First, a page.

We came across this message on a Singapore-based Telegram group:
The author of the message shares the link to an article published on The Straits Times’ Facebook page. The article is titled “DNA matching helps police hit 100% success rate in cracking murders: SIS chief”.
In response to the article, the author of the message poses a question – if a “DNA database” was “secretly” built using “our nasal swabs”. The author also questions how the public would be able to “ensure the integrity of the database”.
It’s not specified what exactly these nasal swabs are and their purpose, but in the context of the sentence, it does seem like the author might referring to the nasal swabs that most individuals in Singapore would have taken when doing COVID-19 ART and PCR tests.
What the article actually covered
In the article, we read about Superintendent Roy Lim, the head of the Singapore Police Force’s (SPF) Special Investigation Section (SIS), who said that the Police “have had a 100 per cent success rate in solving murders (in the past eight to nine years), and DNA plays a huge role in this”
According to the article, the SPF has been using DNA to solve crimes from 1991, and it launched a DNA database in 2004, “storing profiles built on blood or mouth swab samples obtained from known criminals, which would be screened against DNA found at crimes scenes to find a match”.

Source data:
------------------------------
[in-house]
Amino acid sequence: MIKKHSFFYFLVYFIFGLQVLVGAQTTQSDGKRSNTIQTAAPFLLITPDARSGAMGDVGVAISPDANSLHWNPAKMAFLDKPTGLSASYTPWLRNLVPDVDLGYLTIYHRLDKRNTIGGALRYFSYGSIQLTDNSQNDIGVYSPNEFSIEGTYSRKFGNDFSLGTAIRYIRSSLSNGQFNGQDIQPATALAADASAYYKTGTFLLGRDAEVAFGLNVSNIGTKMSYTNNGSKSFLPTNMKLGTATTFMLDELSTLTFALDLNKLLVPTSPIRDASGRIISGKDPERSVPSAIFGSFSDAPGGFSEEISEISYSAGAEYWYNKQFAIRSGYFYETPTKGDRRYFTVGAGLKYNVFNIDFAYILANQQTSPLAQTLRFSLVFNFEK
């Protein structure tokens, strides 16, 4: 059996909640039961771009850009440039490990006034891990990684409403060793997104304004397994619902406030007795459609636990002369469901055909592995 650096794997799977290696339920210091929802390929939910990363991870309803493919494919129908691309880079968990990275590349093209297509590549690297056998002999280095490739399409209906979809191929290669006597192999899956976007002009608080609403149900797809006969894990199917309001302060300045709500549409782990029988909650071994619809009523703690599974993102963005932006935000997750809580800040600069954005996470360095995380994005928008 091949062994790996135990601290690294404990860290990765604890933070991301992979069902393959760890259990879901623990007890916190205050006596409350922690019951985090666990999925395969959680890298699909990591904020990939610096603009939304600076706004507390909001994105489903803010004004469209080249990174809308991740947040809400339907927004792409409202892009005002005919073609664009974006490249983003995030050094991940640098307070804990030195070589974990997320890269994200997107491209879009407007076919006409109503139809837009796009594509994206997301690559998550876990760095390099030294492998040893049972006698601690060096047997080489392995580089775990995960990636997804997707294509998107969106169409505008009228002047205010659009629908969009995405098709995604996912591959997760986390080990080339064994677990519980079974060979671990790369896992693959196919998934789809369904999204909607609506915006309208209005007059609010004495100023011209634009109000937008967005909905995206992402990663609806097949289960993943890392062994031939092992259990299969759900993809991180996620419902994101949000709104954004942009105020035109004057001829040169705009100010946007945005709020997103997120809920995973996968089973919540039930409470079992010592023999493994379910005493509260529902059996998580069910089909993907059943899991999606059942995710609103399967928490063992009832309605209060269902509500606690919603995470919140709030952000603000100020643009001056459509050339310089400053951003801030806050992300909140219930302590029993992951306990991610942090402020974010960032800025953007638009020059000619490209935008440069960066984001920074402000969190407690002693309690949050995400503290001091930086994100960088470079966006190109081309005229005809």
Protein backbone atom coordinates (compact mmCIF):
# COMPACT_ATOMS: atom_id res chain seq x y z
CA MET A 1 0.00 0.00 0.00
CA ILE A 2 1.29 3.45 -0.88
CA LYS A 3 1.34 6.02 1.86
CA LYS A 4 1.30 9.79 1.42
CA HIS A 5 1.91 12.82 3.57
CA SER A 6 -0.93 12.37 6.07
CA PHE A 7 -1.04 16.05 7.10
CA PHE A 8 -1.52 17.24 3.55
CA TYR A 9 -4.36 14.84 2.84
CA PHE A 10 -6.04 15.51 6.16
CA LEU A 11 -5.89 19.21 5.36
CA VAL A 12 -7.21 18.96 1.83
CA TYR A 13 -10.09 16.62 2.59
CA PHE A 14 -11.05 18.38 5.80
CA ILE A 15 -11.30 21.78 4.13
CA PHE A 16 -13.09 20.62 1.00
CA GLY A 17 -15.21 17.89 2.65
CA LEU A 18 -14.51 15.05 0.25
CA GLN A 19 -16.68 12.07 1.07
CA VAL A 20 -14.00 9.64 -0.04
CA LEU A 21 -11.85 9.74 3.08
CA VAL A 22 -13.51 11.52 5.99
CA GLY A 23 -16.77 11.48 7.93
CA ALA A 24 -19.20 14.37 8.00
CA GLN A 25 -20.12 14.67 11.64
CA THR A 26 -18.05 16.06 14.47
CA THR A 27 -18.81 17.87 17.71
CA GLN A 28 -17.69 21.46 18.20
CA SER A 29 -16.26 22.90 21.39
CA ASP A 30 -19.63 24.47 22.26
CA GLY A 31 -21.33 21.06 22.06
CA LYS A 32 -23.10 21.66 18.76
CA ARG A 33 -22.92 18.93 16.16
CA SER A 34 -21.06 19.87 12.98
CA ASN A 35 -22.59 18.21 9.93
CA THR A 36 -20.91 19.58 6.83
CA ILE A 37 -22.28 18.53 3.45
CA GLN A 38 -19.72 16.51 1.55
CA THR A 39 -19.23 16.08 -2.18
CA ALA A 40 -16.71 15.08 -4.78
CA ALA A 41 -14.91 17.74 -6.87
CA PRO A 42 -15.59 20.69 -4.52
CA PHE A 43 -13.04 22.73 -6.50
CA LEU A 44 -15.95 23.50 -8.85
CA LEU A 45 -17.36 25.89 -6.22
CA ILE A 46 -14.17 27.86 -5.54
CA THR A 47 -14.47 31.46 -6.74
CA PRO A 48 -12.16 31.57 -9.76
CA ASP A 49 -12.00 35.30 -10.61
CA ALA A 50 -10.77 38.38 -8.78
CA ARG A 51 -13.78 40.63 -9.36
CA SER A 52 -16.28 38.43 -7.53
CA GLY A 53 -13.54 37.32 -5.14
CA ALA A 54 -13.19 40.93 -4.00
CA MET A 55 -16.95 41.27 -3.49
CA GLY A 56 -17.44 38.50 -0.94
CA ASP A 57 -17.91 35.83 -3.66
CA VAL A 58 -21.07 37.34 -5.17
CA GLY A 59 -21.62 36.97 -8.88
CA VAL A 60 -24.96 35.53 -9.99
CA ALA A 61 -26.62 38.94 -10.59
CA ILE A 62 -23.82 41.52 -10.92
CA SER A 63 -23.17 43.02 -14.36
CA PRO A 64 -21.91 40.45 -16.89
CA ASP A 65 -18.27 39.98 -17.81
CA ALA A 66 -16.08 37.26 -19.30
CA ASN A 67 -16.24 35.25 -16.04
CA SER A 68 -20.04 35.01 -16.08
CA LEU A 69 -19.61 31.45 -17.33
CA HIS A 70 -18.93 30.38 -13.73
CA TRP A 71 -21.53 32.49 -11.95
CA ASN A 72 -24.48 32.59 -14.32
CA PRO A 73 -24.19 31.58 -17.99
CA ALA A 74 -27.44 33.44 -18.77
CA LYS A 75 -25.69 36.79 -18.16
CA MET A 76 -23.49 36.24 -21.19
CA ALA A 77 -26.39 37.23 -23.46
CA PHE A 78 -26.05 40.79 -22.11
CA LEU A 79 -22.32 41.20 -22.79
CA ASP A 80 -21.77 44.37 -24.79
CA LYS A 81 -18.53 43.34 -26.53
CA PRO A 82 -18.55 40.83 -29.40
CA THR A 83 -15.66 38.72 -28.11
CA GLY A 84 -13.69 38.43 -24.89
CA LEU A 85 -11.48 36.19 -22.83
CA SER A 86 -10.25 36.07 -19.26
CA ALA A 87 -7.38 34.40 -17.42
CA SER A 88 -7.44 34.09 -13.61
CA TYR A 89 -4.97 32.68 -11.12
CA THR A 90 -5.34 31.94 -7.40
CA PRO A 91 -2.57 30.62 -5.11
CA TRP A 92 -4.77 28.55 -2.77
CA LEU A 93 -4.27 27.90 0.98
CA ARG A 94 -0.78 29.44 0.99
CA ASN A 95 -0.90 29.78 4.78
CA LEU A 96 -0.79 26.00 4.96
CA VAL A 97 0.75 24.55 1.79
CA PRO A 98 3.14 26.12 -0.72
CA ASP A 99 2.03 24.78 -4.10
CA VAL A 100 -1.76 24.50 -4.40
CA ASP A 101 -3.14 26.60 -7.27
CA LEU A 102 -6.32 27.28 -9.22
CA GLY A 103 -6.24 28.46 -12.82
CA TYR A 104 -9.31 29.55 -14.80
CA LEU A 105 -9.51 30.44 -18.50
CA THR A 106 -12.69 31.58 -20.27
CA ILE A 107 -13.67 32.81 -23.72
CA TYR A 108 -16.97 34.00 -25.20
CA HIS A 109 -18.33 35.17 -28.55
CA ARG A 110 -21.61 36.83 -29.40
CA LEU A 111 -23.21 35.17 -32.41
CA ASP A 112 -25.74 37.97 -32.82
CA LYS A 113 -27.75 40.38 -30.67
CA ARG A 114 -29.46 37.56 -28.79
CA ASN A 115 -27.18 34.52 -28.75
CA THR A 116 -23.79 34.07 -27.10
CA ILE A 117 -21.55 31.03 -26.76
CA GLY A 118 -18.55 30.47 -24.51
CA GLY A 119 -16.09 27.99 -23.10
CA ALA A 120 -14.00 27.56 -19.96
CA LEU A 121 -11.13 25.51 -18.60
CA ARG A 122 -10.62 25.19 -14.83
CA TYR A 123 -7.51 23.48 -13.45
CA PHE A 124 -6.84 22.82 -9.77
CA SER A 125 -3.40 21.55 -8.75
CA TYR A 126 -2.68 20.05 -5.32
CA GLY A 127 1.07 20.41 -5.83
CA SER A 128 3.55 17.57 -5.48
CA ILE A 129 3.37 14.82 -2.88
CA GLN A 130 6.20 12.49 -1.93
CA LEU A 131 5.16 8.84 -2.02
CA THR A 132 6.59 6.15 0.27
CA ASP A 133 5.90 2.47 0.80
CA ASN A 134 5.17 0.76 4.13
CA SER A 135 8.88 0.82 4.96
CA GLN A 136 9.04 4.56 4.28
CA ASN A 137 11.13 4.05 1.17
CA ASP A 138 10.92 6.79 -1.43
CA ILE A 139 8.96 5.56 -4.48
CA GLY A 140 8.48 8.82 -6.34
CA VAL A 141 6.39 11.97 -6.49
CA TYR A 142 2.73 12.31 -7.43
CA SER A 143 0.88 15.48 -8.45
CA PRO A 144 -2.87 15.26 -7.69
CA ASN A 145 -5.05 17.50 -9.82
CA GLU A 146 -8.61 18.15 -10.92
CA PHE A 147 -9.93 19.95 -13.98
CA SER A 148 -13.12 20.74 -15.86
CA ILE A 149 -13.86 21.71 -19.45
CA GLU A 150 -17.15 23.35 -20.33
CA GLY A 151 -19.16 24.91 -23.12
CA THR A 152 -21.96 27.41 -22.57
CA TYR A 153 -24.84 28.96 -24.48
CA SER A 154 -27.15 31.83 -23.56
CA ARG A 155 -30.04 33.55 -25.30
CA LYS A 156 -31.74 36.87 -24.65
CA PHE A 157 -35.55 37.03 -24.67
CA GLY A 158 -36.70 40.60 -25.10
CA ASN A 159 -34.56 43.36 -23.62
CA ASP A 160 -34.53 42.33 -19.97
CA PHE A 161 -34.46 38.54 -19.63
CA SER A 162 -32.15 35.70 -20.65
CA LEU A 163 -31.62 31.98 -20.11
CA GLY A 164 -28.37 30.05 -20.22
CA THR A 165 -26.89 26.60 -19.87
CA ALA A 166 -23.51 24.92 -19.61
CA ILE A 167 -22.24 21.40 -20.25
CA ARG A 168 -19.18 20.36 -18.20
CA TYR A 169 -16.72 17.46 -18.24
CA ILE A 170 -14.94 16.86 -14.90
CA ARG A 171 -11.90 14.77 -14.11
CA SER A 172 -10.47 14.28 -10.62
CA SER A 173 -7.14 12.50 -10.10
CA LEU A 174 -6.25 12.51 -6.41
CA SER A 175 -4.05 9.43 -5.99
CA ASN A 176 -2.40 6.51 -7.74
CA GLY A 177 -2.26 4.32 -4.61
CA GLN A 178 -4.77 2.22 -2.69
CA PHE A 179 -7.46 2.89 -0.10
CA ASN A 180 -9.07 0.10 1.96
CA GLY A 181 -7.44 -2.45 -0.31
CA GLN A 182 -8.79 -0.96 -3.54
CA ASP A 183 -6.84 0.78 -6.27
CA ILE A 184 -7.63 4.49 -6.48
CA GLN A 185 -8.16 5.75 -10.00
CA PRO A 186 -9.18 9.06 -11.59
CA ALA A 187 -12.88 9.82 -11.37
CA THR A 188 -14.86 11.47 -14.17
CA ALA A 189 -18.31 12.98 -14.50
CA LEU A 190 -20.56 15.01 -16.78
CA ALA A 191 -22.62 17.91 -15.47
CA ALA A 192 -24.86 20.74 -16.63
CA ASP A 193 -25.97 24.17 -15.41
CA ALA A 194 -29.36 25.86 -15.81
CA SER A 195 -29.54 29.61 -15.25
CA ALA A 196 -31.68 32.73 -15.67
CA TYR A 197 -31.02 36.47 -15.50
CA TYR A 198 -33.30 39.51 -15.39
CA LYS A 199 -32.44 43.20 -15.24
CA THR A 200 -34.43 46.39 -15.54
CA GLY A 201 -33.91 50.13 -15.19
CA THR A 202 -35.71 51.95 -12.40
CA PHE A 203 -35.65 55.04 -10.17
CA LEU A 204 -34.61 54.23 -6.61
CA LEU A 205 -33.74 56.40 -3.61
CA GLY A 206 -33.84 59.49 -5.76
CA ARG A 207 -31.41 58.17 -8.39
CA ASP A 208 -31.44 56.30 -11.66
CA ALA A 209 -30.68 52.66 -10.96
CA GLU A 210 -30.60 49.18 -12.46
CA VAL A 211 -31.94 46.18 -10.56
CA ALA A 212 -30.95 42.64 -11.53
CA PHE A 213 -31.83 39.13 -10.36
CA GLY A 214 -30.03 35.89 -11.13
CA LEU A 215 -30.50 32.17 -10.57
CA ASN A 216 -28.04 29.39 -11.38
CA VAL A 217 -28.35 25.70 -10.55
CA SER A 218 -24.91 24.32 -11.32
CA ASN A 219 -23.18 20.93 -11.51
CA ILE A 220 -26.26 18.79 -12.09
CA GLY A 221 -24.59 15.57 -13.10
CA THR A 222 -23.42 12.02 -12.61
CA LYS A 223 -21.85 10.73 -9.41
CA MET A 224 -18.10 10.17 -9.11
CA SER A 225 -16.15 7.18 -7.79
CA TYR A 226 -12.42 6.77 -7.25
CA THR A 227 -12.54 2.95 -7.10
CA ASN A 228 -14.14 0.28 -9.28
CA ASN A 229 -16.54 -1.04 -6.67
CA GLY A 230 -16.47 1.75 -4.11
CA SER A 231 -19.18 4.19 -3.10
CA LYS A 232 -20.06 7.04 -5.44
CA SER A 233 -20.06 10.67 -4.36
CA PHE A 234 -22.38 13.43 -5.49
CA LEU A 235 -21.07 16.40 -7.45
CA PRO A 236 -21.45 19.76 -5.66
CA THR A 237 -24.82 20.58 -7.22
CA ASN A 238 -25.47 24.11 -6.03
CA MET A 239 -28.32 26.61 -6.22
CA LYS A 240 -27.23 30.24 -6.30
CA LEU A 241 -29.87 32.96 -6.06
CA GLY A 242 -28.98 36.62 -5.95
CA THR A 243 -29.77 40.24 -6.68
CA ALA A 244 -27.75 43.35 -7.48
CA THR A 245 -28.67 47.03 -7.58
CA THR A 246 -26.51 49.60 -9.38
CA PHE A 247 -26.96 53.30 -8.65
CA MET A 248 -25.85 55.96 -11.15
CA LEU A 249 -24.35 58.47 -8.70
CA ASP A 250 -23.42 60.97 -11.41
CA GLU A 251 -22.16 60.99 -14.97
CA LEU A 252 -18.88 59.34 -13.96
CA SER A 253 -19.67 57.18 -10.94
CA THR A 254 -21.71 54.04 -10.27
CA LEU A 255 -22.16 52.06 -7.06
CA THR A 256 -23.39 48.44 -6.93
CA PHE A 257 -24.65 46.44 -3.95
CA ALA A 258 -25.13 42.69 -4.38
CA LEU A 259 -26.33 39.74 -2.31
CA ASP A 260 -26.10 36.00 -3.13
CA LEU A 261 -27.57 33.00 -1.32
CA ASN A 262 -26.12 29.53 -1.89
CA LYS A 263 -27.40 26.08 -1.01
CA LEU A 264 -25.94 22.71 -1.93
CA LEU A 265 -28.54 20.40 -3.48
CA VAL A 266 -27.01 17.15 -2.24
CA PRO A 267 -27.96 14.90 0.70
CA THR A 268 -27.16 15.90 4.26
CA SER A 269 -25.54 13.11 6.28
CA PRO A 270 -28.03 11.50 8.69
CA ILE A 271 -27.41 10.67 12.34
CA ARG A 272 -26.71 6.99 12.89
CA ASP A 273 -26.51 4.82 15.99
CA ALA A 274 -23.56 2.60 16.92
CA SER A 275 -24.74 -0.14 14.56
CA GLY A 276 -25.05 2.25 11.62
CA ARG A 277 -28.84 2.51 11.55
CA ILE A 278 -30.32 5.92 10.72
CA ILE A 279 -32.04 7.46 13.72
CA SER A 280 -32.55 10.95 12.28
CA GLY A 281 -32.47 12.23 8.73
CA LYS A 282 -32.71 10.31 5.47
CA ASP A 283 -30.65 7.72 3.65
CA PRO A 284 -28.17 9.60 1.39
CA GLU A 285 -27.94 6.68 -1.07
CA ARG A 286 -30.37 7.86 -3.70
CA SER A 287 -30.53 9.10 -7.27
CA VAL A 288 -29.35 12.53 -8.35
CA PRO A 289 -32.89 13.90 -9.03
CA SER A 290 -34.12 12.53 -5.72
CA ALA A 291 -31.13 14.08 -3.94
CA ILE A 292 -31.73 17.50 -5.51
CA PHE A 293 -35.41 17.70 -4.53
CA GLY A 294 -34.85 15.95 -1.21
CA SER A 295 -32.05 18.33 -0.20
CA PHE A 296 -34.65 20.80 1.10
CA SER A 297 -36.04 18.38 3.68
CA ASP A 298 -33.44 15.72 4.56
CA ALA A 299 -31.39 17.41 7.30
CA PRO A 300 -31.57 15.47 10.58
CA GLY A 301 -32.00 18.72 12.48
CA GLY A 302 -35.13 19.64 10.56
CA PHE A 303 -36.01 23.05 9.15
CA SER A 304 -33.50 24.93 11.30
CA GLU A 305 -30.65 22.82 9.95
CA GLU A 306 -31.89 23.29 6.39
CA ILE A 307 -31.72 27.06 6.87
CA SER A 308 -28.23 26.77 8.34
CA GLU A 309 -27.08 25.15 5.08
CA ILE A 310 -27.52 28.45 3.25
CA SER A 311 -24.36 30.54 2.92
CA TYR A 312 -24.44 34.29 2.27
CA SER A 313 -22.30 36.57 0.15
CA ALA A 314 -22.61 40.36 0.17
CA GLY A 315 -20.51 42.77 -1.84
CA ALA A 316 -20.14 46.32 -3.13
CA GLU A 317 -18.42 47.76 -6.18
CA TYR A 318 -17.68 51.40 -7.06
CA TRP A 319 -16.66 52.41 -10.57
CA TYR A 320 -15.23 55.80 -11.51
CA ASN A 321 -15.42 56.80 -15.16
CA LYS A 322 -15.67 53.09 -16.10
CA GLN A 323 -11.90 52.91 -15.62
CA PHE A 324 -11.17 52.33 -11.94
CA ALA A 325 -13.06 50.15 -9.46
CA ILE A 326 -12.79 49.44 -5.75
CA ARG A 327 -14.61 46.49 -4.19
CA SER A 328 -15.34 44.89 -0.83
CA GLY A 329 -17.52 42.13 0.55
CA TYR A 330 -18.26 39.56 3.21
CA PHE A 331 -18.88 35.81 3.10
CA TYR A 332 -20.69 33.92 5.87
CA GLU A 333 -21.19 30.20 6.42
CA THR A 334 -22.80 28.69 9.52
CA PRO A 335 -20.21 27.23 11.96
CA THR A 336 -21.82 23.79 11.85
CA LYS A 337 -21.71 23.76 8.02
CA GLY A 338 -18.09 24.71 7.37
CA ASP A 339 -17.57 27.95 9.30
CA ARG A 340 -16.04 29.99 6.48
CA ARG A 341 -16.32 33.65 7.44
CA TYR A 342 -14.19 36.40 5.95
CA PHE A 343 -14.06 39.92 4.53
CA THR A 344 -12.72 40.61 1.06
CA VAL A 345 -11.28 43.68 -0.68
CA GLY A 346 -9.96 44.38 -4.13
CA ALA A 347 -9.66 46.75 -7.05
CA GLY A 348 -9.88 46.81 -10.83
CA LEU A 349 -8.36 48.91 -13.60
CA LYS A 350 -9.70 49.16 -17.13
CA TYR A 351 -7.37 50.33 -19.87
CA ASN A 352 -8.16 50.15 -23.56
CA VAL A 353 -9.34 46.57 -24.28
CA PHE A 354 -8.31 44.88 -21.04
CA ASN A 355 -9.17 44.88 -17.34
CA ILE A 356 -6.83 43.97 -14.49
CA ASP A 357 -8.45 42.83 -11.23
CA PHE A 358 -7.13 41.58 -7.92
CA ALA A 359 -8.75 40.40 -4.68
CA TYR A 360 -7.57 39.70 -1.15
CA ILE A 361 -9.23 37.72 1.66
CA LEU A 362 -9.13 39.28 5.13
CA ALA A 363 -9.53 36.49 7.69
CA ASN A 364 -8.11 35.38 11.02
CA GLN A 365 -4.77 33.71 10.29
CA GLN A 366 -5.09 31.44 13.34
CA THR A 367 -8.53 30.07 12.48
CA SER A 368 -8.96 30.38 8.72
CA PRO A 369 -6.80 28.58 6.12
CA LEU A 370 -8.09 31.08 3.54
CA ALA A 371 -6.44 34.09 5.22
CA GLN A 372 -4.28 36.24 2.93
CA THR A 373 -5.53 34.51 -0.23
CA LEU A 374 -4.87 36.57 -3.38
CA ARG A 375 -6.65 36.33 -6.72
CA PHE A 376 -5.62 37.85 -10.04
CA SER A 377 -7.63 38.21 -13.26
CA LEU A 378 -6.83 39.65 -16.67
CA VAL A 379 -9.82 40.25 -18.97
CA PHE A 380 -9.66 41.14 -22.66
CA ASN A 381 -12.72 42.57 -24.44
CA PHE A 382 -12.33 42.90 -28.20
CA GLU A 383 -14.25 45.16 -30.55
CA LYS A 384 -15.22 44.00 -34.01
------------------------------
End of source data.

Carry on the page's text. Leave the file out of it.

These “known criminals” are those who have been “convicted of registrable crimes, which include offences under the Penal Code and Misuse of Drugs Act”. However, those who have been acquitted of the crime or have died will have their DNA immediately removed from the database, under the Registration of Criminals Act.
Additionally, individuals may also volunteer to contribute their DNA to the database:
In April, Minister for Home Affairs and Law, Mr K. Shanmugam cited a rape case that occurred in 2002, and which went unsolved from over a decade. Eventually, the case was solved after investigators matched the DNA profile taken from the rape scene with a blood sample from a theft case involving the same perpetrator.
What constitutes a ‘body sample’?
Going back to the Registration of Criminals Act, we read under the “Taking of body samples” section that a “body sample” is only defined to be:
As seen, it is specifically mentioned that samples should not be obtained from “a person’s body orifice other than the mouth”.
Additionally, conspiracy theories that the tests for COVID-19 were being used to collect individuals’ DNA were also floating around since all the way back in 2020. A tweet had even dubbed the tests the “largest collection of human data in history, with NO consent”.
These theories were quickly debunked by both the Centers for Disease Control and Prevention (CDC) and independent scientists, who clarified that “while the swab used in the PCR test would likely possess some human DNA, the sequencing is carried out on the coronavirus”, and “human genes are not copied or sequenced”.
Therefore, the insinuation that the Singapore Police had “secretly” built a database of our DNA with nasal swabs is false.